-e "REGISTRY_HTTP_TLS_CERTIFICATE=/certs/domain.crt" \
      -e "REGISTRY_HTTP_TLS_KEY=/certs/domain.key" \
      -e "REGISTRY_COMPATIBILITY_SCHEMA1_ENABLED=true" \
      -v /opt/registry/data:/var/lib/registry:z \
      -v /opt/registry/auth:/auth:z \
      -v /opt/registry/certs:/certs:z \
      docker.io/library/registry:2
    $ podman start ocpdiscon-registry

Copy and update the pull-secret (optional)

Copy the pull secret file from the provisioner node to the registry node and modify it to include the authentication information for the new registry node.

Procedure
  1. Copy the pull-secret.txt file.

    $ scp kni@provisioner:/home/kni/pull-secret.txt pull-secret.txt
  2. Update the host_fqdn environment variable with the fully qualified domain name of the registry node.

    $ host_fqdn=$( hostname --long )
  3. Update the b64auth environment variable with the base64 encoding of the http credentials used to create the htpasswd file.

    $ b64auth=$( echo -n '<username>:<passwd>' | openssl base64 )

    Replace <username> with the user name and <passwd> with the password.

  4. Set the AUTHSTRING environment variable to use the base64 authorization string. The $USER variable is an environment variable containing the name of the current user.

    $ AUTHSTRING="{\"$host_fqdn:5000\": {\"auth\": \"$b64auth\",\"email\": \"$USER@redhat.com\"}}"
  5. Update the pull-secret.txt file.

    $ jq ".auths += $AUTHSTRING" < pull-secret.txt > pull-secret-update.txt

Mirroring the repository (optional)

Procedure
  1. Copy the oc binary from the provisioner node to the registry node.

    $ sudo scp kni@provisioner:/usr/local/bin/oc /usr/local/bin
  2. Mirror the remote install images to the local repository.

    $ /usr/local/bin/oc adm release mirror \
      -a pull-secret-update.txt
      --from=$UPSTREAM_REPO \
      --to-release-image=$LOCAL_REG/$LOCAL_REPO:${VERSION} \
      --to=$LOCAL_REG/$LOCAL_REPO

Modify the install-config.yaml file to use the disconnected registry (optional)

On the provisioner node, the install-config.yaml file should use the newly created pull-secret from the pull-secret-update.txt file. The install-config.yaml file must also contain the disconnected registry node’s certificate and registry information.

Procedure
  1. Add the disconnected registry node’s certificate to the install-config.yaml file. The certificate should follow the "additionalTrustBundle: |" line and be properly indented, usually by two spaces.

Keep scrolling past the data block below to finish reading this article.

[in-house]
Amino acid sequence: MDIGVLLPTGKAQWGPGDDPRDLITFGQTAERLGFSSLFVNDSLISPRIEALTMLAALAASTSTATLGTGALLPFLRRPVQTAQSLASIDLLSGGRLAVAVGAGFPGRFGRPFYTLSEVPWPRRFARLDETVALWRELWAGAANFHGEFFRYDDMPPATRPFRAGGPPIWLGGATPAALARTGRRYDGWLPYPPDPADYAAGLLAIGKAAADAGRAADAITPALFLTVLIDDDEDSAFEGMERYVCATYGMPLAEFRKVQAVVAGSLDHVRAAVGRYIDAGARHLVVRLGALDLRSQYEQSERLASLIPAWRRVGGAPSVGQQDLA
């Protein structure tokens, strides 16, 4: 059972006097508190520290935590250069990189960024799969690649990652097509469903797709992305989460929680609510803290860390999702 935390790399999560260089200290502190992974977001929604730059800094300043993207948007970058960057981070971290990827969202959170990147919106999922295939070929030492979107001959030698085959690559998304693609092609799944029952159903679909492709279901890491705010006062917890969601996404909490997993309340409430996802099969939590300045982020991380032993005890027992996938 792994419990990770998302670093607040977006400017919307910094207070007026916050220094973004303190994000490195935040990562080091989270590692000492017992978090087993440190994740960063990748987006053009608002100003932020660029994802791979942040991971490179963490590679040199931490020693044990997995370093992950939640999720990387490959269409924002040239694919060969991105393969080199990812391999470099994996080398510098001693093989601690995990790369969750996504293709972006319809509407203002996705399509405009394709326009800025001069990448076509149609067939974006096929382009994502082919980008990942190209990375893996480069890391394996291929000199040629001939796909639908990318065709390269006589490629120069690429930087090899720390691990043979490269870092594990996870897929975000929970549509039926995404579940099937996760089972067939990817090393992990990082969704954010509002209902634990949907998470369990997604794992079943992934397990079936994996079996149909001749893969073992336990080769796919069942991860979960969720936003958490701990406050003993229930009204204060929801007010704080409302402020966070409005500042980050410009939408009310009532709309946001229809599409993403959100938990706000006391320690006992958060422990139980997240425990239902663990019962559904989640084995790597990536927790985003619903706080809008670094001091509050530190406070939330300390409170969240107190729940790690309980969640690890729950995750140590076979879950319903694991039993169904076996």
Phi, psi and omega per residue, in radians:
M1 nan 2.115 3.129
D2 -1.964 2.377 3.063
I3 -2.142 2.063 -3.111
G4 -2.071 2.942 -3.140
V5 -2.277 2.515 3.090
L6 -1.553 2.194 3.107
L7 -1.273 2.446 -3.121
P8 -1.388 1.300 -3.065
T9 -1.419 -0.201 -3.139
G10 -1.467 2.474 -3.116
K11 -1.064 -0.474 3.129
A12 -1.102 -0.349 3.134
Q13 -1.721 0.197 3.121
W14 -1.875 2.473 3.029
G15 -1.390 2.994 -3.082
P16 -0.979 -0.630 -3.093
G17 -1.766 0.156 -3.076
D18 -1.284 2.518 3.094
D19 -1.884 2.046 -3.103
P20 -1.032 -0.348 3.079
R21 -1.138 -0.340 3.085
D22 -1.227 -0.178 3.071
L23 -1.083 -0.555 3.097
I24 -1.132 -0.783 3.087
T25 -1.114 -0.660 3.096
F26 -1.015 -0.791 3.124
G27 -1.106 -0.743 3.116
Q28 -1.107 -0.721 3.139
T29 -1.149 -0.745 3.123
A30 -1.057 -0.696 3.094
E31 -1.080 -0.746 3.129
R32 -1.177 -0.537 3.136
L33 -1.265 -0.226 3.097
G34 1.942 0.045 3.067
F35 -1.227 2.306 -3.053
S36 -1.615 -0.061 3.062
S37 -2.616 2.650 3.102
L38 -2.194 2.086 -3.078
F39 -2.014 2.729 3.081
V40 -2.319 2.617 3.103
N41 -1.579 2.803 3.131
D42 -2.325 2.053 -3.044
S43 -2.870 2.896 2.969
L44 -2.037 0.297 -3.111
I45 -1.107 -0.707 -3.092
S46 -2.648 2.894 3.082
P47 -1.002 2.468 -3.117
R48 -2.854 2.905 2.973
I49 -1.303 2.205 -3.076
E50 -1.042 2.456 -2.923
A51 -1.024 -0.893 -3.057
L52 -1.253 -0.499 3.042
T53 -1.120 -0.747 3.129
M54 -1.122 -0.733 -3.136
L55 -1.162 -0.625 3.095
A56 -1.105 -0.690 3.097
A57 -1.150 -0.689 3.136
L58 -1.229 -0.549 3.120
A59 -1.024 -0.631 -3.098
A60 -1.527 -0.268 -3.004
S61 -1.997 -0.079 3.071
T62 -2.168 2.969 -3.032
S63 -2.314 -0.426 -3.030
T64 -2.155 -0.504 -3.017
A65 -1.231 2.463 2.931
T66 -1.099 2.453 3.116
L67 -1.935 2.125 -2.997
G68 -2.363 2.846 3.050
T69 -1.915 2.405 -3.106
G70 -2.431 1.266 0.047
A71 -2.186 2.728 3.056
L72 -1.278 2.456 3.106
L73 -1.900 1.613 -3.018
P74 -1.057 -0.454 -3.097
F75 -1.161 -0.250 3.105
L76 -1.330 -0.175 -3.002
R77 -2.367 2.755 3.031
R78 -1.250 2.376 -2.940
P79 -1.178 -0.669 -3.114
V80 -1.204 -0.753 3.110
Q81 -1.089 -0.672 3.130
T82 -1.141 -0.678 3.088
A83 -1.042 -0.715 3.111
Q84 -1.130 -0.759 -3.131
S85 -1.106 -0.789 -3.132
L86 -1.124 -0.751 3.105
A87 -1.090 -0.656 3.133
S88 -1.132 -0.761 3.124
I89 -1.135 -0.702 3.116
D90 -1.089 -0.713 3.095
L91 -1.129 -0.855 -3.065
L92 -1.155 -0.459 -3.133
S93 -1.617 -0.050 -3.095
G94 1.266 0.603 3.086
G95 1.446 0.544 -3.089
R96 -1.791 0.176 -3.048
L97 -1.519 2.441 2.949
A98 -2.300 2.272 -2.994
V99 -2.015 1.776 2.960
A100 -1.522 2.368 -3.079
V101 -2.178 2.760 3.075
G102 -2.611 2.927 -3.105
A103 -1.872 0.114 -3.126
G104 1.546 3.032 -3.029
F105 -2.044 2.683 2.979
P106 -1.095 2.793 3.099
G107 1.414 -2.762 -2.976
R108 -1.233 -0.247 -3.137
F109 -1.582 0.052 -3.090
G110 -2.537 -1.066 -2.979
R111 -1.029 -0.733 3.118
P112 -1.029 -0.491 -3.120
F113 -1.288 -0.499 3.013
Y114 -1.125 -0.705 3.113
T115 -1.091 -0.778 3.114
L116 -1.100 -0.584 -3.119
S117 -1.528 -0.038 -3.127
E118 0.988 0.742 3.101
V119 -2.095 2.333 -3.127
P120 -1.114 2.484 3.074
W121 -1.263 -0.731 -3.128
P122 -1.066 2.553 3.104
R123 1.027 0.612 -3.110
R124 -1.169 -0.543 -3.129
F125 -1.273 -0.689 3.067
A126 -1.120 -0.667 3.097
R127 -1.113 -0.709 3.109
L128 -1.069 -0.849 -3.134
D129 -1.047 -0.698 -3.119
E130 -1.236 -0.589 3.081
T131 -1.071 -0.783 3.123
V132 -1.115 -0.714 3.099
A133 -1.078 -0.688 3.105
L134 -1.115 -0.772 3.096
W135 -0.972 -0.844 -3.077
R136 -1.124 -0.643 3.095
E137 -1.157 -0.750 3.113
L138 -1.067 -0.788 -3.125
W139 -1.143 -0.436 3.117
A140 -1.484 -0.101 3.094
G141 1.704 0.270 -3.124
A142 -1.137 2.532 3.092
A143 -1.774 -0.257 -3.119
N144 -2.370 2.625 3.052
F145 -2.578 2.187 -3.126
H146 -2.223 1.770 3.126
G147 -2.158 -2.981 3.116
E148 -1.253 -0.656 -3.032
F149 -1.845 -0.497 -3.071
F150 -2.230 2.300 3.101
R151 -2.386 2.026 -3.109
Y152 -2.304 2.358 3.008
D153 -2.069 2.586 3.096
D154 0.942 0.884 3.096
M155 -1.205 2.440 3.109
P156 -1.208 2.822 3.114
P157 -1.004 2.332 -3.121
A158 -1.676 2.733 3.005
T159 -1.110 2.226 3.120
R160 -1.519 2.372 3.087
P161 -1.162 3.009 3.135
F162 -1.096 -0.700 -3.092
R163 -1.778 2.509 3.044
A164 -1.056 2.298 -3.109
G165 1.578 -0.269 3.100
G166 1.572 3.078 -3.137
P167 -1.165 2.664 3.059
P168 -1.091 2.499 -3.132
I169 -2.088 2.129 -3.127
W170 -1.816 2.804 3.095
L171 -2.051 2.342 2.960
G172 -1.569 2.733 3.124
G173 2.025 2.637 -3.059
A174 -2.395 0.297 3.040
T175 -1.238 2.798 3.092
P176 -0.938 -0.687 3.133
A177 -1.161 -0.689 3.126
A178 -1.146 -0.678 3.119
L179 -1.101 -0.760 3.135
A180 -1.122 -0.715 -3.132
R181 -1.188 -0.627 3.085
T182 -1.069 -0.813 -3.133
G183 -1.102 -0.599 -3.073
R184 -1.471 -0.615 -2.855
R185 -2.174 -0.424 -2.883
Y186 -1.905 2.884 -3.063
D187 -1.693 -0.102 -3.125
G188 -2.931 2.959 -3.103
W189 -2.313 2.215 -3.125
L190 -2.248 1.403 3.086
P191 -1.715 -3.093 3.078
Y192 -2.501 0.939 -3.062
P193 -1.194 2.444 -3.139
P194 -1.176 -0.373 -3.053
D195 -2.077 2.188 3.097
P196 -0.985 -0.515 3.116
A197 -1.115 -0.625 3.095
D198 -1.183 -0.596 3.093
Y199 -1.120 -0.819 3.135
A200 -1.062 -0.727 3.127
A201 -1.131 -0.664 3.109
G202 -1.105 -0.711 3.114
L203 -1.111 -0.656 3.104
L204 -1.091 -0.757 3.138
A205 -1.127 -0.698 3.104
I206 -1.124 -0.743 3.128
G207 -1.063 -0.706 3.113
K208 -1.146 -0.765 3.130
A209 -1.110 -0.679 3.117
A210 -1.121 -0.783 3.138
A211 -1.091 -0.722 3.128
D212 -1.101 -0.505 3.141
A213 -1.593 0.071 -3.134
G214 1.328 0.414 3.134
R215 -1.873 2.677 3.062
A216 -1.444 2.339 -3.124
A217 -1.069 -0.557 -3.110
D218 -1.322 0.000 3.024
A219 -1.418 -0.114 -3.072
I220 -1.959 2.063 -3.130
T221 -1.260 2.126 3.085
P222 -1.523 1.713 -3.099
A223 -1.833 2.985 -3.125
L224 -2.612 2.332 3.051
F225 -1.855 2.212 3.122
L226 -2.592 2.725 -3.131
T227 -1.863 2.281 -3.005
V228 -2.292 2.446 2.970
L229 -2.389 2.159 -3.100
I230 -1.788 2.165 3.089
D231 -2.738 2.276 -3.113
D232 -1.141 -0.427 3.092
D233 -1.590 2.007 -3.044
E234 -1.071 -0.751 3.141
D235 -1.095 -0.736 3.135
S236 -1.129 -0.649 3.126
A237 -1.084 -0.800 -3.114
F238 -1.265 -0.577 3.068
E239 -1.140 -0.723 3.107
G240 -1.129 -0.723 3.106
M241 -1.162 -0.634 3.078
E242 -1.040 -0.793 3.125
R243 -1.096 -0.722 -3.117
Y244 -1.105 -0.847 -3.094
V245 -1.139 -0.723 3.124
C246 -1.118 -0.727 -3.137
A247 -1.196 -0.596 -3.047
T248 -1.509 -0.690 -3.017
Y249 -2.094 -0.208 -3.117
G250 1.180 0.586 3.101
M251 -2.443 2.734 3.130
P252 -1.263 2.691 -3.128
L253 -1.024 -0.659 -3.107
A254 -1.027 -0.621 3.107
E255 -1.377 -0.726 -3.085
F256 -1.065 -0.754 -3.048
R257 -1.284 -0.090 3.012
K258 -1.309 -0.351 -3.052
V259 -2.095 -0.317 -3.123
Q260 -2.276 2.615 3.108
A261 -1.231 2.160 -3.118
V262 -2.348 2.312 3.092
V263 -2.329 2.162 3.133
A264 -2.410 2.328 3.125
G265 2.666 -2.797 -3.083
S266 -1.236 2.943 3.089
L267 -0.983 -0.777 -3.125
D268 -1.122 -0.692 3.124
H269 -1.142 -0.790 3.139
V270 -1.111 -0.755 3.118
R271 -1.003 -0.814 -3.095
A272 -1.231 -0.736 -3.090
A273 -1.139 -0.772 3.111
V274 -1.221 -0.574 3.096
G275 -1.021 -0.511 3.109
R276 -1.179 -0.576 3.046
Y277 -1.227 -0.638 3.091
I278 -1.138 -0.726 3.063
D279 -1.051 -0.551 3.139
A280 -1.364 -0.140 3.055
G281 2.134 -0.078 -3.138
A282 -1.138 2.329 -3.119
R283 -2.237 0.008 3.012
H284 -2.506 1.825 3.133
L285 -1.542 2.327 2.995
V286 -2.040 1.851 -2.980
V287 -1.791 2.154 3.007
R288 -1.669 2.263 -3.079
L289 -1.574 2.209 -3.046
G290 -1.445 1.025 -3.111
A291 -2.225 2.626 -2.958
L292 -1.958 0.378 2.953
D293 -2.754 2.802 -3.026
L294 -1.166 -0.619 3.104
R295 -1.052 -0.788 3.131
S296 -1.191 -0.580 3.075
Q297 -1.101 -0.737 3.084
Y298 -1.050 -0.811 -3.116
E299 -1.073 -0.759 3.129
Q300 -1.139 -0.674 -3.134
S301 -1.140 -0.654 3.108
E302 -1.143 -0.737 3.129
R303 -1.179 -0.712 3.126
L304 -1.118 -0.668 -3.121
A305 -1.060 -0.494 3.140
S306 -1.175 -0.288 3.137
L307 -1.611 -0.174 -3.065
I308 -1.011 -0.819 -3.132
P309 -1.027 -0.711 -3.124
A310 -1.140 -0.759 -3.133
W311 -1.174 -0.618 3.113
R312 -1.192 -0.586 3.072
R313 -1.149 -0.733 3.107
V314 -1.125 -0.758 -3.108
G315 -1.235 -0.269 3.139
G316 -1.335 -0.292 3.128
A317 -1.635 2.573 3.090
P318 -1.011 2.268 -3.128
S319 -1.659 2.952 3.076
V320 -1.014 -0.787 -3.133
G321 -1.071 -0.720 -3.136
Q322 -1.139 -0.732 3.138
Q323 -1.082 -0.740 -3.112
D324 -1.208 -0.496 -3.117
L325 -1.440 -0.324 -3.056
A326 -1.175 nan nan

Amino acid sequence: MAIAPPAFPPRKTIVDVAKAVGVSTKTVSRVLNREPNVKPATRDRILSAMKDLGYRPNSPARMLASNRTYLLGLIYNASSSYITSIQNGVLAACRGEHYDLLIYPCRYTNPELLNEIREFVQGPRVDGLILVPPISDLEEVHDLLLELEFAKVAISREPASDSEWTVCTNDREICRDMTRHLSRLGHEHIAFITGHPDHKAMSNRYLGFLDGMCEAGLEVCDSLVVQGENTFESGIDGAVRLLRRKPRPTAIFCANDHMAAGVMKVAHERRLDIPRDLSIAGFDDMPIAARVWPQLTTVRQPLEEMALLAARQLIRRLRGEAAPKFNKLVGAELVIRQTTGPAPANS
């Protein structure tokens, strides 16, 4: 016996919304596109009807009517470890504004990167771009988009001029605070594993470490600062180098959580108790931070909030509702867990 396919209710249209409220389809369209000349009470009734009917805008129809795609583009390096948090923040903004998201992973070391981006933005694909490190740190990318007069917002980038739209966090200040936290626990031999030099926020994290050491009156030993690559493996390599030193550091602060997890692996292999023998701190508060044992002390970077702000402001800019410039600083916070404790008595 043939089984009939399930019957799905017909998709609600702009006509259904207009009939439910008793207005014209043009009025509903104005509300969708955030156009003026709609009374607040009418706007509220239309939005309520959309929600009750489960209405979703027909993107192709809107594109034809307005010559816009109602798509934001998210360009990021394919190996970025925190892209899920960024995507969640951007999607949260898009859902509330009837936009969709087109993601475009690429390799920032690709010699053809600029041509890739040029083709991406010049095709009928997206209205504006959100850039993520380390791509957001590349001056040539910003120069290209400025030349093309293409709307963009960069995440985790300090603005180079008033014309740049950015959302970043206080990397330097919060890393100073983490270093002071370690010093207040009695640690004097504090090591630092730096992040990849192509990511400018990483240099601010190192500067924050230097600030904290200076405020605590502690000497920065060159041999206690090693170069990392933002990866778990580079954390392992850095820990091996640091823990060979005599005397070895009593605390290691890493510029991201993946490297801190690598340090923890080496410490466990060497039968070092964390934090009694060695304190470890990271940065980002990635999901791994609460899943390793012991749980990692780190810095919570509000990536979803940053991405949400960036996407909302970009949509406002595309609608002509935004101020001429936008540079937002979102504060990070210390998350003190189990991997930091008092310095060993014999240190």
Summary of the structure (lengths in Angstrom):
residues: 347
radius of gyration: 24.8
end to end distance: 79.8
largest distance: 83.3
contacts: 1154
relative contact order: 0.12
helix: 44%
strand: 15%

$ echo "additionalTrustBundle: |" >> install-config.yaml
    $ sed -e 's/^/  /' /opt/registry/certs/domain.crt >> install-config.yaml
  2. Add the mirror information for the registry to the install-config.yaml file.

    $ echo "imageContentSources:" >> install-config.yaml
    $ echo "- mirrors:" >> install-config.yaml
    $ echo "  - registry.example.com:5000/ocp4/openshift4" >> install-config.yaml
    $ echo "  source: quay.io/openshift-release-dev/ocp-v4.0-art-dev" >> install-config.yaml
    $ echo "- mirrors:" >> install-config.yaml
    $ echo "  - registry.example.com:5000/ocp4/openshift4" >> install-config.yaml
    $ echo "  source: registry.svc.ci.openshift.org/ocp/release" >> install-config.yaml
    $ echo "- mirrors:" >> install-config.yaml
    $ echo "  - registry.example.com:5000/ocp4/openshift4" >> install-config.yaml
    $ echo "  source: quay.io/openshift-release-dev/ocp-release" >> install-config.yaml
    Replace registry.example.com with the registry’s fully qualified domain name.

Deploying routers on worker nodes

During installation, the installer deploys router pods on worker nodes. By default, the installer installs two router pods. If the initial cluster has only one worker node, or if a deployed cluster requires additional routers to handle external traffic loads destined for services within the OpenShift Container Platform cluster, you can create a yaml file to set an appropriate number of router replicas.

By default, the installer deploys two routers. If the cluster has at least two worker nodes, you can skip this section.

If the cluster has no worker nodes, the installer deploys the two routers on the control plane nodes by default. If the cluster has no worker nodes, you can skip this section.

Procedure
  1. Create a router-replicas.yaml file.

    apiVersion: operator.openshift.io/v1
    kind: IngressController
    metadata:
      name: default
      namespace: openshift-ingress-operator
    spec:
      replicas: <num-of-router-pods>
      endpointPublishingStrategy:
        type: HostNetwork
      nodePlacement:
        nodeSelector:
          matchLabels:
            node-role.kubernetes.io/worker: ""

    Replace <num-of-router-pods> with an appropriate value. If working with just one worker node, set replicas: to 1. If working with more than 3 worker nodes, you can increase replicas: from the default value 2 as appropriate.

  2. Save and copy the router-replicas.yaml file to the clusterconfigs/openshift directory.

    cp ~/router-replicas.yaml clusterconfigs/openshift/99_router-replicas.yaml

Validation checklist for installation

  • OpenShift Container Platform installer has been retrieved.

  • OpenShift Container Platform installer has been extracted.

  • Required parameters for the install-config.yaml have been configured.

  • The hosts parameter for the install-config.yaml has been configured.

  • The bmc parameter for the install-config.yaml has been configured.

  • Conventions for the values configured in the bmc address field have been applied.

  • Created a disconnected registry (optional).

  • (optional) Validate disconnected registry settings if in use.

  • (optional) Deployed routers on worker nodes.

Deploying the cluster via the OpenShift Container Platform installer

Run the OpenShift Container Platform installer:

$ ./openshift-baremetal-install --dir ~/clusterconfigs --log-level debug create cluster

Following the installation

During the deployment process, you can check the installation’s overall status by issuing the tail command to the .openshift_install.log log file in the install directory folder.

$ tail -f /path/to/install-dir/.openshift_install.log